On day 4, 10 μL of MTT solution (final concentration, 0.45 mg/mL) was added and after shaking until the cell pellet was resuspended, the plate was incubated at 37°C for 6 hours. Formazan crystals were dissolved with 100 μL of 0.04 N HCl-isopropyl alcohol (acid isopropanol). The optical density (OD) of the wells was measured using an EL312 microplate spectrophotometer (Biotek Instruments Inc, Winooski, VT) at 540 and 562 nm. The OD is linearly related to cell number.23 The OD of wells containing MTX, but no cells, was subtracted from the OD of corresponding wells containing cells and MTX. Leukemic cell survival (LCS) was calculated by the equation: LCS = (ODday 4 treated wells/ODday 4 control wells) × 100%. In simultaneous experiments, the medium was preincubated for 15 minutes with TP (final concentration, 0.15 IU/mL) and XO (final concentration, 0.02 IU/mL) at 37°C to deplete TdR and Hx. Nucleoside transport was inhibited by the addition of R75231 (final concentration, 1.65 μmol/L). The DiSC assay was performed as described elsewhere.24

MTT and DiSC assay in cell lines.

Individual wells of a 96-well microculture plate were filled with 50 μL cell suspension, 25 μL medium, and 25 μL MTX (final concentrations ranging from 10−11 to 10−5 mol/L). Plates were incubated in a humified incubator in 5% CO2 for 3 days at 37°C. Subsequently, 10 μL of MTT solution (final concentration, 0.45 mg/mL) was added and incubated for 3 hours at 37°C. Formazan crystals were dissolved with 100 μL of 0.04 N HCl-isopropyl alcohol (acid isopropanol). The concentration resulting in 50% inhibition of the cell growth (IC50) was determined by assigning 100% to the mean value for the OD of the control wells at day 3 after subtraction of the mean blank value. To distinguish between cell growth inhibition and cell kill, the OD after 3 days was corrected for the mean OD observed for the control wells at the day of drug addition.25 In some experiments, Hx, TdR, or lysed ALL cells were added to the medium and IC50 values were determined relative to control cells also incubated in the presence of these additives. Lysed leukemic cells (final concentration, 1 × 106/mL) were obtained by snap-freezing and thawing three times.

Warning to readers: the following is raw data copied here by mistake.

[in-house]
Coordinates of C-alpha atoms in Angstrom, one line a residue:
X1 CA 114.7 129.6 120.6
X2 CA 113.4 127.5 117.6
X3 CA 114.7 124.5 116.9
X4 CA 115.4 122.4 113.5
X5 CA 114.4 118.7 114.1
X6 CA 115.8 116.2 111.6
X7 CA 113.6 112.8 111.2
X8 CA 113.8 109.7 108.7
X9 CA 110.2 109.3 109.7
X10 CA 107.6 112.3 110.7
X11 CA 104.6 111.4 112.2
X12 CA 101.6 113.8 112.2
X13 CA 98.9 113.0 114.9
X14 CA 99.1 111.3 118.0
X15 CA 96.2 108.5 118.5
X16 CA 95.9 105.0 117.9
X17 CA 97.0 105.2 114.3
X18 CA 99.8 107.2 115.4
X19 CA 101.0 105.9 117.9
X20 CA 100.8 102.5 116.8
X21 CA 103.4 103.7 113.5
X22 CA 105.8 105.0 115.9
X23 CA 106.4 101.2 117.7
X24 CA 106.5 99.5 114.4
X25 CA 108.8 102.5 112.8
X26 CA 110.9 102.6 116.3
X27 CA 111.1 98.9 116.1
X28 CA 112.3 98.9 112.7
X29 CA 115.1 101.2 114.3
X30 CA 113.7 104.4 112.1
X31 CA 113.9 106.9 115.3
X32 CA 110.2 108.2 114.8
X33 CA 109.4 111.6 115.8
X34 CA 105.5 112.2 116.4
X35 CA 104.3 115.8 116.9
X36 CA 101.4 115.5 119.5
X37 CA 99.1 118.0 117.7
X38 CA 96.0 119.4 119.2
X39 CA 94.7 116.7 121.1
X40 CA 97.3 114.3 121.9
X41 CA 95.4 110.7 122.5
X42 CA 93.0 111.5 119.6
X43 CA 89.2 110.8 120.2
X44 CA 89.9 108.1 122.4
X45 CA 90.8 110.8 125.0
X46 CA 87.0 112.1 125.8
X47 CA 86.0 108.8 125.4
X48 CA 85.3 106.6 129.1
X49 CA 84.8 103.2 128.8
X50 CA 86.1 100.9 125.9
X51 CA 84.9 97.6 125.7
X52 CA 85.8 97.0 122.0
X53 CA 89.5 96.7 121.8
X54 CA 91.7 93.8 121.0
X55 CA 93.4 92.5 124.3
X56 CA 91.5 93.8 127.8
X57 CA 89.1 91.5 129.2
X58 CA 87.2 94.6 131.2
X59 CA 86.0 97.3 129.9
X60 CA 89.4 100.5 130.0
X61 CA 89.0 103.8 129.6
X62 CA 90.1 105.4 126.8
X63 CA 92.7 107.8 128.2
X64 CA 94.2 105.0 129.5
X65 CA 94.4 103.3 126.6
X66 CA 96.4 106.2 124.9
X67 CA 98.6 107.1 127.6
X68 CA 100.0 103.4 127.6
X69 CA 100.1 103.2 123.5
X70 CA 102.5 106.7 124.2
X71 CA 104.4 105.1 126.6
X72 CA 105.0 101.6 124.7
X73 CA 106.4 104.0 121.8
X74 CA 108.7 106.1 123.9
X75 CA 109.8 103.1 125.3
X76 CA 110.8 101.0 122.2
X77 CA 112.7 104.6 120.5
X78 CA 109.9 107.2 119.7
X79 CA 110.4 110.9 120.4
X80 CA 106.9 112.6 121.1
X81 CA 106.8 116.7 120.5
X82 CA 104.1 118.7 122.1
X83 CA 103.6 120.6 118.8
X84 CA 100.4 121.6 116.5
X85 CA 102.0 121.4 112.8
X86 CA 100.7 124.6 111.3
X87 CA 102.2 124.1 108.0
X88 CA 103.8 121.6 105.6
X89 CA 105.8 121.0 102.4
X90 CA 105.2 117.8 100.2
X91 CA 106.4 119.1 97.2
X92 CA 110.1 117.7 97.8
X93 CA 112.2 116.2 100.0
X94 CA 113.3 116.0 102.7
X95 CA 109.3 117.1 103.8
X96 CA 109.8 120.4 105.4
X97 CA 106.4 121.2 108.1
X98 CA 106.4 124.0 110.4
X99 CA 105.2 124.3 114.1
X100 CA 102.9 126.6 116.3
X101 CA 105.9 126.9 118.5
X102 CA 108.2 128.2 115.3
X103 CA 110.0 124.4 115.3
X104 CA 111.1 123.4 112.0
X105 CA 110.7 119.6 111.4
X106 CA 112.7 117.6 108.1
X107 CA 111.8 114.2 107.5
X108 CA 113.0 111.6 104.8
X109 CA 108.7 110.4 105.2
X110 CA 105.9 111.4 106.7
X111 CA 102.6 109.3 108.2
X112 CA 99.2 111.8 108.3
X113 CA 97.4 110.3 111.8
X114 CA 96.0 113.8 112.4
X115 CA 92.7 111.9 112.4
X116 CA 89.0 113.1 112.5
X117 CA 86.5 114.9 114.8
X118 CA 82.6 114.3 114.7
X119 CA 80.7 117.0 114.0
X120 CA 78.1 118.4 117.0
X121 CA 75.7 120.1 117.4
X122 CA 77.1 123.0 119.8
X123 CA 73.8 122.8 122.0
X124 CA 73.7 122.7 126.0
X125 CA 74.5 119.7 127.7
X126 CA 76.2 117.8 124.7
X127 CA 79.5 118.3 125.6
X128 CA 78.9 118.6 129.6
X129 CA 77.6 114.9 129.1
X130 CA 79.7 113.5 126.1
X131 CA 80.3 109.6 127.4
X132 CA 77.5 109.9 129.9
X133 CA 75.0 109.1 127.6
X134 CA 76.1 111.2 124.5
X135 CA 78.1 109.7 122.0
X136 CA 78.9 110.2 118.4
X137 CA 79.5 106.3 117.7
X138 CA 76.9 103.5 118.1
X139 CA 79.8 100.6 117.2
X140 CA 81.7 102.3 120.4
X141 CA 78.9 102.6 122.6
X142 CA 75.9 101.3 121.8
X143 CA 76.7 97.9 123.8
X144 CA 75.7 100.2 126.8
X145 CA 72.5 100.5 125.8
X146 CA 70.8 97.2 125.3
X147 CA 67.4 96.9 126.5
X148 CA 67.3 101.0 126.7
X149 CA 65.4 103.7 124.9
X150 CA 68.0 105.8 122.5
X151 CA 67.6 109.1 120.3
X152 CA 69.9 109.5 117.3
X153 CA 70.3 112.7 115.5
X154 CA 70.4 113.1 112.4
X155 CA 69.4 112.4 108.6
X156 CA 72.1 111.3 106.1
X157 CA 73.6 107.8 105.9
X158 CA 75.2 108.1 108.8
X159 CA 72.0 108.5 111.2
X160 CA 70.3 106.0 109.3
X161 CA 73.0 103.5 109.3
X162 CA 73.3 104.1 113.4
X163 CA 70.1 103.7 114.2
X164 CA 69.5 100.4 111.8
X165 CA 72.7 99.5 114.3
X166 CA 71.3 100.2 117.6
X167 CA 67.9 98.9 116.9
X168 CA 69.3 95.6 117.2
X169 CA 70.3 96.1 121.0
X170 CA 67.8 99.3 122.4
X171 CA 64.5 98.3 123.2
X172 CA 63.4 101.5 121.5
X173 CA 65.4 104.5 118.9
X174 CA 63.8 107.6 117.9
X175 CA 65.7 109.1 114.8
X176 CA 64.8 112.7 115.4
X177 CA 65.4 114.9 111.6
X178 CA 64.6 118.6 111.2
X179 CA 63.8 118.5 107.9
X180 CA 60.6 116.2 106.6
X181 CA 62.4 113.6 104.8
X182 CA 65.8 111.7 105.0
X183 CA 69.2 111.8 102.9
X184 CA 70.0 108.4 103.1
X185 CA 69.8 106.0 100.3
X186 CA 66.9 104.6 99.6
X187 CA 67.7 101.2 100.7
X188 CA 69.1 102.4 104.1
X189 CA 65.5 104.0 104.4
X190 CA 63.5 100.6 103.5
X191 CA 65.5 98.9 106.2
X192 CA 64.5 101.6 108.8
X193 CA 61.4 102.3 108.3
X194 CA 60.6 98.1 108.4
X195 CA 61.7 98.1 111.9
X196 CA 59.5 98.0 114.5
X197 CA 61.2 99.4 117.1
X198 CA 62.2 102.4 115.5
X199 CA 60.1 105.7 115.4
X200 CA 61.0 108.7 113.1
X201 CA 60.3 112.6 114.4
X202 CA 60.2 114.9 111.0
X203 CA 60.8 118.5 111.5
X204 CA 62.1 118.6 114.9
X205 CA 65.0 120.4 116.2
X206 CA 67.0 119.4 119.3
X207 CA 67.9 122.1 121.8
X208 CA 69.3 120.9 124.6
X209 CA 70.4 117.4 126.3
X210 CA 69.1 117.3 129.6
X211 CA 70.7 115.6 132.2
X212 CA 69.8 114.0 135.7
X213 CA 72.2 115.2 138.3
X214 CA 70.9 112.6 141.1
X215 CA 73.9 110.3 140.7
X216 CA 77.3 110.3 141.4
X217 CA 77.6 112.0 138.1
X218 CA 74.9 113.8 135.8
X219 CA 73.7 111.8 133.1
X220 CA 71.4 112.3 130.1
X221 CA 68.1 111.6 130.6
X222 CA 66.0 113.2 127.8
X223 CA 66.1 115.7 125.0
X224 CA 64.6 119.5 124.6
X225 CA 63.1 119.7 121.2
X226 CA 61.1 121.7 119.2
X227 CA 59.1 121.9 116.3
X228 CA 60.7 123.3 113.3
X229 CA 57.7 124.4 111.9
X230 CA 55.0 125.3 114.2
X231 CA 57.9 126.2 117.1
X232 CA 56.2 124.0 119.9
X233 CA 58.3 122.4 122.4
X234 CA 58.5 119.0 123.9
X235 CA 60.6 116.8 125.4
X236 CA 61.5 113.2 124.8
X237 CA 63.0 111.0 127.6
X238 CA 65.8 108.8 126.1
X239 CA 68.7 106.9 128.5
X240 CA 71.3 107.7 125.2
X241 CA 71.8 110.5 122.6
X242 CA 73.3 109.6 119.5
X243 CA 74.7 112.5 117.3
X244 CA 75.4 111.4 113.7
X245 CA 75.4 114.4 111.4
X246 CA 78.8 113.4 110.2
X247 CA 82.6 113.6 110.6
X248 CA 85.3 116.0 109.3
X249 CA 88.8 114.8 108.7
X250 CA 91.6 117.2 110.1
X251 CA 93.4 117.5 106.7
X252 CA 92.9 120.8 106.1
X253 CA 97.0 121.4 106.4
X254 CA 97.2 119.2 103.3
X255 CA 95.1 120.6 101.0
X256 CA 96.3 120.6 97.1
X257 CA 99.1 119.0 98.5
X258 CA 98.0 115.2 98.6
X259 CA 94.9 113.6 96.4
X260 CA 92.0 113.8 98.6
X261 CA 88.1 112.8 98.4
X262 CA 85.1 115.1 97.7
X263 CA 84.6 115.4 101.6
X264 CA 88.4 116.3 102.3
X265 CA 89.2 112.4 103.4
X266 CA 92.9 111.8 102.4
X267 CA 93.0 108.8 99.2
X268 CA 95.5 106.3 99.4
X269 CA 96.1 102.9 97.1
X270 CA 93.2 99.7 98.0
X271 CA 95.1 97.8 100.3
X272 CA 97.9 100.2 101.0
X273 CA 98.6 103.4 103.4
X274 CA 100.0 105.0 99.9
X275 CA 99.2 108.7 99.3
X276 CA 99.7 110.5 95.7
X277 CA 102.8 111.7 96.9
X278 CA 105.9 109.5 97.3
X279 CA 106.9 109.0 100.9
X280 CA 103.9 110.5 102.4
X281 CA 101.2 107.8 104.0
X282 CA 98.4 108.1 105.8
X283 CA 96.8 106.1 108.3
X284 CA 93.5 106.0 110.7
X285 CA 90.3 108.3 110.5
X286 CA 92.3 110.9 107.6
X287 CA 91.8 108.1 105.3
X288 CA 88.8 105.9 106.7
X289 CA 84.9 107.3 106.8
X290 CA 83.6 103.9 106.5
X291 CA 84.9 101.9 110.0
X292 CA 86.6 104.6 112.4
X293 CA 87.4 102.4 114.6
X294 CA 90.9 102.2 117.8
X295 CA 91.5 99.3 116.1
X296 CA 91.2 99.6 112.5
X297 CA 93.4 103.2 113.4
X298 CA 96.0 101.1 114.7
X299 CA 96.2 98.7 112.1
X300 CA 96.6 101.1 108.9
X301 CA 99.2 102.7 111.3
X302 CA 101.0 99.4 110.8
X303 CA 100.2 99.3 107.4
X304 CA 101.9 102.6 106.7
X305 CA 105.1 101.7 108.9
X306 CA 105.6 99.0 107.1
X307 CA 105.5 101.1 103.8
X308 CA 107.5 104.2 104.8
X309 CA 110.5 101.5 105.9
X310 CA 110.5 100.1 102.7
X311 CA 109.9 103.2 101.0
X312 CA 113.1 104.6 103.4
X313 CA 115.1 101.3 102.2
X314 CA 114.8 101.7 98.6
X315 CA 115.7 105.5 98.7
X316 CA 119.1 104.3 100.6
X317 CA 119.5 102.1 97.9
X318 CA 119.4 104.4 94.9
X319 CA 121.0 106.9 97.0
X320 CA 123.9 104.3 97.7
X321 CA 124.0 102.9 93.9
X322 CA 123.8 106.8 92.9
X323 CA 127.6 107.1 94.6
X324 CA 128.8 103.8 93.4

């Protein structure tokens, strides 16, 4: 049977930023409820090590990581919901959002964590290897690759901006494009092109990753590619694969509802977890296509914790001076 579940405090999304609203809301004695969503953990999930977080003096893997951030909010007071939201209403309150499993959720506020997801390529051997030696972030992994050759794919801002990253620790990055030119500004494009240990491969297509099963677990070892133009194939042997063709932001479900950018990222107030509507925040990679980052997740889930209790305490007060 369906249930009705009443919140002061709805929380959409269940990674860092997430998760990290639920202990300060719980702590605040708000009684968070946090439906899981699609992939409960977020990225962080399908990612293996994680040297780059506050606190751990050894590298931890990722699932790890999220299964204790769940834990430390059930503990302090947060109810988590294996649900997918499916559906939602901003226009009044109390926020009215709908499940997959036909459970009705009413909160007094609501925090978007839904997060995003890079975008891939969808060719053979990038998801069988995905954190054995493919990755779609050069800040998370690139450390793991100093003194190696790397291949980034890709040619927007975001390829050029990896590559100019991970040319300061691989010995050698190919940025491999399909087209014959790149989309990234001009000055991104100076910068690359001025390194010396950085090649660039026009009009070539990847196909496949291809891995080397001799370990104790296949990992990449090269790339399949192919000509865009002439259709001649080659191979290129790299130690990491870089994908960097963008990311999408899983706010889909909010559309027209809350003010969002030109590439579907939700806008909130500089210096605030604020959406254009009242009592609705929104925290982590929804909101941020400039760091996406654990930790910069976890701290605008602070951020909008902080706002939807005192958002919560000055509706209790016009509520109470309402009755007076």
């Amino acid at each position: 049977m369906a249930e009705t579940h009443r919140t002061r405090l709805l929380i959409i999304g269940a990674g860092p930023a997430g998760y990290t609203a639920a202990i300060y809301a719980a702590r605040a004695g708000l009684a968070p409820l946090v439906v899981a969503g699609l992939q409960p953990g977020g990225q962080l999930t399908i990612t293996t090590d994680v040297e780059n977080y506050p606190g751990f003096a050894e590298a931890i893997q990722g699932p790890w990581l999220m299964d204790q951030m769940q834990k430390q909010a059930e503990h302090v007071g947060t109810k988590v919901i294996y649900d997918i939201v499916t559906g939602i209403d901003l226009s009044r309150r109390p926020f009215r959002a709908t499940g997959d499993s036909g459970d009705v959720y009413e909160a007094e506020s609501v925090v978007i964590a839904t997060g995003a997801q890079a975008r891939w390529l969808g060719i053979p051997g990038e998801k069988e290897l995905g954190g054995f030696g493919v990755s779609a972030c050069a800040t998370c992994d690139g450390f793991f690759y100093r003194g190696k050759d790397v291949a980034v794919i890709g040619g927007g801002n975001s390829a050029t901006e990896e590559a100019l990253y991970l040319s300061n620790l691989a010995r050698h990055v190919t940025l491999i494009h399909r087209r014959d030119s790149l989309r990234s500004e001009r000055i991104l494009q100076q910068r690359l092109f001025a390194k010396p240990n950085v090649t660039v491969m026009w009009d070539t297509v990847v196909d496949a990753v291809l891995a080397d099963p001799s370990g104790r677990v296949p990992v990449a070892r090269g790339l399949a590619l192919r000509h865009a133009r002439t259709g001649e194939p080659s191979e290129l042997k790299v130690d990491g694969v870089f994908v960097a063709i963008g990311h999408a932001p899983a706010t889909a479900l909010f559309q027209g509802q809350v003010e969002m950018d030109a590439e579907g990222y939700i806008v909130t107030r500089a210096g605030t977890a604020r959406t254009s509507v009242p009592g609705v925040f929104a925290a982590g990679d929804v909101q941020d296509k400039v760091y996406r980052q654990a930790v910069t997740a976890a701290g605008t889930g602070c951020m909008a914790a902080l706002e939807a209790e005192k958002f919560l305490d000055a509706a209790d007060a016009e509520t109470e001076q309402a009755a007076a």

Measurements of Hx and TdR.

After 4 days of culture, microculture plates were kept at −20°C, at which temperature Hx and TdR are stable,26 until analyzed. To determine the concentration of Hx and TdR, 7 μL of 80% trichloroacidic acid (TCA) was added to 70 μL medium and put on ice for 30 minutes. After 2 minutes of centrifugation at 12,000g, the supernatant was neutralized by the addition of 140 μL of tri-octylamine/1,1,2-tri-chloro-tri-fluoro-ethane (1/4; vol/vol). This mixture was centrifuged for 1 minute at 12,000g. The separation of the nucleosides casu quo bases in the supernatant was performed on a reverse-phase microsphere C18 column (Chrompack; 100 × 4.6 mm, 3 μm) at a flow rate of 1 mL/min. Eluents were made of 60 mmol/L KH2PO4 in 5 mmol/L tetrabutylammonium hydrogensulphate (TBA), at pH 6 (solvent A) and 50% acetonitril (solvent B). A gradient (2 minutes 2% B, followed by linear increase of 2% to 40% B over 10 minutes) separated the peaks, which were identified by their absorbance ratios and retention times by comparison with standards. Column output was monitored at 254 and 280 nm.

In situ TSIA.